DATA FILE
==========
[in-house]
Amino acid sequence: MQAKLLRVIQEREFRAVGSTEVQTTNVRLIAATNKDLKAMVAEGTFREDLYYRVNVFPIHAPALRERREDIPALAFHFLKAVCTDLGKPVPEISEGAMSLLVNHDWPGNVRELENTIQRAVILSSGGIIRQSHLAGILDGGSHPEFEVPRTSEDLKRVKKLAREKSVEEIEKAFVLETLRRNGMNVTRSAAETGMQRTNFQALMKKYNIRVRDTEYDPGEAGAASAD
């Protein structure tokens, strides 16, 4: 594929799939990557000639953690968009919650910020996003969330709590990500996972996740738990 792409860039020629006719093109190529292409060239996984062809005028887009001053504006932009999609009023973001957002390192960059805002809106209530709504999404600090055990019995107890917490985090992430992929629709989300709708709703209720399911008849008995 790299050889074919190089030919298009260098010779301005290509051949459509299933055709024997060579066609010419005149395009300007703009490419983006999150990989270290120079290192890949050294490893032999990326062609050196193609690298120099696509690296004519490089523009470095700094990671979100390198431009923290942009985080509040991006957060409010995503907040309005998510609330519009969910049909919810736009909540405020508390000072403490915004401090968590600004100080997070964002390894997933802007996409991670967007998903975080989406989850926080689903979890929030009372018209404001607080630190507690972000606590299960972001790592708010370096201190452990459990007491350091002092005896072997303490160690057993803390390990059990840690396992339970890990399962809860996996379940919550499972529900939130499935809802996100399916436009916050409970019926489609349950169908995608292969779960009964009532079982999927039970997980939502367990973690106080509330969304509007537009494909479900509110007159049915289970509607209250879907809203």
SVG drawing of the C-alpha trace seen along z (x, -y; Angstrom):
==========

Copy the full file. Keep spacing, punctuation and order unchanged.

[in-house]
Amino acid sequence: MQAKLLRVIQEREFRAVGSTEVQTTNVRLIAATNKDLKAMVAEGTFREDLYYRVNVFPIHAPALRERREDIPALAFHFLKAVCTDLGKPVPEISEGAMSLLVNHDWPGNVRELENTIQRAVILSSGGIIRQSHLAGILDGGSHPEFEVPRTSEDLKRVKKLAREKSVEEIEKAFVLETLRRNGMNVTRSAAETGMQRTNFQALMKKYNIRVRDTEYDPGEAGAASAD
């Protein structure tokens, strides 16, 4: 594929799939990557000639953690968009919650910020996003969330709590990500996972996740738990 792409860039020629006719093109190529292409060239996984062809005028887009001053504006932009999609009023973001957002390192960059805002809106209530709504999404600090055990019995107890917490985090992430992929629709989300709708709703209720399911008849008995 790299050889074919190089030919298009260098010779301005290509051949459509299933055709024997060579066609010419005149395009300007703009490419983006999150990989270290120079290192890949050294490893032999990326062609050196193609690298120099696509690296004519490089523009470095700094990671979100390198431009923290942009985080509040991006957060409010995503907040309005998510609330519009969910049909919810736009909540405020508390000072403490915004401090968590600004100080997070964002390894997933802007996409991670967007998903975080989406989850926080689903979890929030009372018209404001607080630190507690972000606590299960972001790592708010370096201190452990459990007491350091002092005896072997303490160690057993803390390990059990840690396992339970890990399962809860996996379940919550499972529900939130499935809802996100399916436009916050409970019926489609349950169908995608292969779960009964009532079982999927039970997980939502367990973690106080509330969304509007537009494909479900509110007159049915289970509607209250879907809203």
SVG drawing of the C-alpha trace seen along z (x, -y; Angstrom):